Photo de profil Nicolo Pini             

Chargé de recherches (FNRS) - Suppléant Agnès Vokaer

CReA-PATRIMOINE - Centre de Recherches en Archéologie et Patrimoine
Université libre de Bruxelles • CP 133/01, avenue F.D. Roosevelt, 50, B-1050 Bruxelles
+32 (0)472 98 64 05


PhD in Classic Archaeology from the Institute of Archaeology of the University of Cologne in 2017. Thesis: “Arab settlements. Tribal structures and spatial organizations in the Middle East between Hellenistic and Early Islamic periods”, published by Archaeopress in 2019 

Postdoctoral researcher at the Annemarie-Schimmel-Kolleg in Bonn (2017-2018) in the framework of the program "History and Society during the Mamluk Era (1250-1517)" 

Postdoctoral researcher COFUND Marie Skłodowska-Curie at the Université libre de Bruxelles (2020-2022) 

FNRS postdoctoral fellowship (CR - Chargé de recherches), still ongoing (2022-2025) at the Université libre de Bruxelles. 

Current research

Project FNRS-CR: “‘Urban hubs’ in the countryside: framing the development of semi-urban settlements in the Near East between the 3rd and 9th century AD.” (URBHUB) 
The project aims to investigate a phenomenon that appears to characterise the Near East between the 3rd and 9th centuries AD, namely: the development of a considerable number of settlements featuring both urban and rural features. The phenomenon, which represents a methodological and interpretative challenge for archaeologists, has been studied in different regions and for specific time periods, and while evidence for single case studies is quite abundant throughout the Near East, an overview that brings together local and regional data is still missing.  
This work intends to analyse the phenomenon in the Near East through the detailed examination of a series of case studies, selected also on the basis of the currently available published documentation. Given the complexity of the topic, a variety of sources and materials will be taken into account. The core is constituted by the archaeological and architectural evidence at the site itself and across the hinterland. From a methodological point of view, integrating site-focused analyses within a broader landscape perspective is crucial to better understand and interpret the material evidence. Likewise, environmental data, when available, constitutes a key dataset. At the same time, for the specific case studies, a survey of the epigraphic and papyrological evidence will be carried out alongside analysis of the available written sources.  
Ultimately, the main goal of the project is to attempt to define the different chronological and geographical patterns in the development of these semi-urban settlements, as well as to verify if there are recurring trans-regional features through a comparative analysis of different territorial districts in the Near East. Are we are describing then different, independent, and local phenomena related to factors that are limited to specific geographical areas and time periods; or rather can we identify a single, broader phenomenon, giving way to extremely regional results?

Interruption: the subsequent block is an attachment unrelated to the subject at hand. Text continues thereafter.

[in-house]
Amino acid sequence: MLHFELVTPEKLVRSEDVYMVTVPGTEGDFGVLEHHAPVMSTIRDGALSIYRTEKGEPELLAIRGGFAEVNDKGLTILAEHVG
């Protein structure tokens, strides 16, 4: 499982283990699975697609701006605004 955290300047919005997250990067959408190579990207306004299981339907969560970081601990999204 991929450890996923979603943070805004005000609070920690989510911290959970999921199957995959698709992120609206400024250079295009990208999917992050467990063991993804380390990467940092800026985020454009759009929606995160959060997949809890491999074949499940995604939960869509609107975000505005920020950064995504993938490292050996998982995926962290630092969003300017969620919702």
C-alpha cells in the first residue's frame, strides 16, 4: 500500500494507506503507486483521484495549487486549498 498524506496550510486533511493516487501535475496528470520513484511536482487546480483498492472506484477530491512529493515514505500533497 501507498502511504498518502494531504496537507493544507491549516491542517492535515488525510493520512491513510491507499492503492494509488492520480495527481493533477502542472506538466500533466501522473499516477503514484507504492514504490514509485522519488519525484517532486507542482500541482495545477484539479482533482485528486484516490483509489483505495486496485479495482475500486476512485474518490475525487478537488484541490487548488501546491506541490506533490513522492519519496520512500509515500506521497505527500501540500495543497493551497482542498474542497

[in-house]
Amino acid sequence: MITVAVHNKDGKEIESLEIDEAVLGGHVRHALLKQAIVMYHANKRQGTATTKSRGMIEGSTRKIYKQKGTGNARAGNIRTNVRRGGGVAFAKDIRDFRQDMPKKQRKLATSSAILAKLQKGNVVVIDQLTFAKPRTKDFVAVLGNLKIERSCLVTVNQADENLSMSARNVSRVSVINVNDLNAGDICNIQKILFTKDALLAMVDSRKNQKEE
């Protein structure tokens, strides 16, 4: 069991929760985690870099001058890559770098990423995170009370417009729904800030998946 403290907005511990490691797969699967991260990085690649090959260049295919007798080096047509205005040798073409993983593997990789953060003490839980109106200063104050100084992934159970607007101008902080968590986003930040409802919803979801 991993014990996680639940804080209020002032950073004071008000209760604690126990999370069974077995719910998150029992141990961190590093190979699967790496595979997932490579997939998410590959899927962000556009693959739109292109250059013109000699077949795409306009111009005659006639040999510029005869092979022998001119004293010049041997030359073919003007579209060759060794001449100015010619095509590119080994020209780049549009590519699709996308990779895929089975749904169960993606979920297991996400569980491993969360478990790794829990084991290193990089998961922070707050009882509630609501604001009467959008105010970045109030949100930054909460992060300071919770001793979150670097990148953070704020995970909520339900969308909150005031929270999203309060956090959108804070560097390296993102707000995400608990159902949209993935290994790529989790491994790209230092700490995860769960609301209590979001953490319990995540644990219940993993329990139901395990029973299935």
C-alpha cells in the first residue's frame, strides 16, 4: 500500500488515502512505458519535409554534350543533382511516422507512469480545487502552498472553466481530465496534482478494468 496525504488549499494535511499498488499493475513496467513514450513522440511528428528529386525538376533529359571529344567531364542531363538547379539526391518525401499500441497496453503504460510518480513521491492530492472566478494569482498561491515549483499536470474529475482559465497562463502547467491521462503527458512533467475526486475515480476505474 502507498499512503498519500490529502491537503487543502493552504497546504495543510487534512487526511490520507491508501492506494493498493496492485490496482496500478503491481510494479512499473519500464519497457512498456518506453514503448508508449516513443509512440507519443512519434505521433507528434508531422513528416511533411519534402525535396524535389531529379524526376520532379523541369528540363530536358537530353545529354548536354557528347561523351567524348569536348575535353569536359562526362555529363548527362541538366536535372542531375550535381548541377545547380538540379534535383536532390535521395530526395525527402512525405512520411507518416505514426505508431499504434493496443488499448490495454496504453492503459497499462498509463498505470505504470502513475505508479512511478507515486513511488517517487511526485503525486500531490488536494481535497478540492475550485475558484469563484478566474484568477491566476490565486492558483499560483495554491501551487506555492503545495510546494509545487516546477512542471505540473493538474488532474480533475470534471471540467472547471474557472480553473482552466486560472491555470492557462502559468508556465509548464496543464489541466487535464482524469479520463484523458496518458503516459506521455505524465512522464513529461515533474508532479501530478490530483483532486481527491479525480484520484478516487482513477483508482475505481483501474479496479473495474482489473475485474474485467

Current scientific collaborations

  • Platform Panorama, at ULB: methodology and techniques of integrated aerial and terrestrial photogrammetry 

  • Archaeological investigation at Khirbet beit Loya (Israel): excavation of the hilltop site with extensive Byzantine, Early Islamic and Middle Islamic remains; archaeological survey of the terrace system; part of the DFG-funded project “TERRSOC: ‘Reading’ Ancient Landscapes” (Grant holder: Prof. Dr. Bethany Walker, University of Bonn, Germany, in partnership with Institutes of Archaeology at Tel Aviv and Hebrew Universities in Israel): 2022-2025. 

Selected publications


  • Pini N., Arab settlements. Tribal structures and spatial organizations in the Middle East between Hellenistic and Early Islamic periods, Archaeopress, Oxford 2019: ISBN 978-1-78969-361-4; ISBN 978-1-78969-362-1 (e-Pdf) 

  • Bethany J. Walker, B. Dolinka, N. Pini, Life on the Farm in Late Medieval Jerusalem: The Peasant Farmstead of Khirbet Beit Mazmil, its Occupants and their Industry over Five Centuries, Equinox, Sheffield (accepted, expected in press in January 2024) 

  • Pini N., “The different fates of architectures: preliminary thoughts on reuse and reoccupation of vernacular architecture from Late Antiquity to the Middle Islamic period in the Near East.”, in Journal of Islamic Archaeology 8.1 (2021), pp. 23-51: ISSN (print) 2051-9710; ISSN (online) 2051-9729 

  • Pini N., “Walls of Identities. Built environment as Social Marker”, in Bethany J. Walker and Abdelkader al-Ghouz (eds.), Living with Nature and Things: Contributions to a New Social History of the Middle Islamic Periods (Mamluk Studies - Band 23), V&R Unipress, Göttingen 2020, pp. 375-400: ISBN Print: 9783847111030 – ISBN E-Book: 9783847011033 

  • Pini N., “Semi-urban or semi-rural settlements: a new definition of urban centres required?”, in Achim Lichtenberger, Oren Tal, and Zeev Weiss (eds.), Judaea/Palaestina and Arabia: Cities and Hinterlands in Roman and Byzantine Times. Volume 44, Panel 8.6; Proceedings of the 19th International Congress of Classical Archaeology Cologne/Bonn, 22 – 26 May 2018. Archaeology and Economy in the Ancient World, (edited by Martin Bentz and Michael Heinzelmann), Propylaeum, Heidelberg 2019, pp. 5-17: ISBN: 978-3-947450-78-7; ISBN: 978-3-947450-77-0 (e-Pdf) 

Liste des publications encodées dans DI-Fusion (dépôt institutionnel de l’ULB)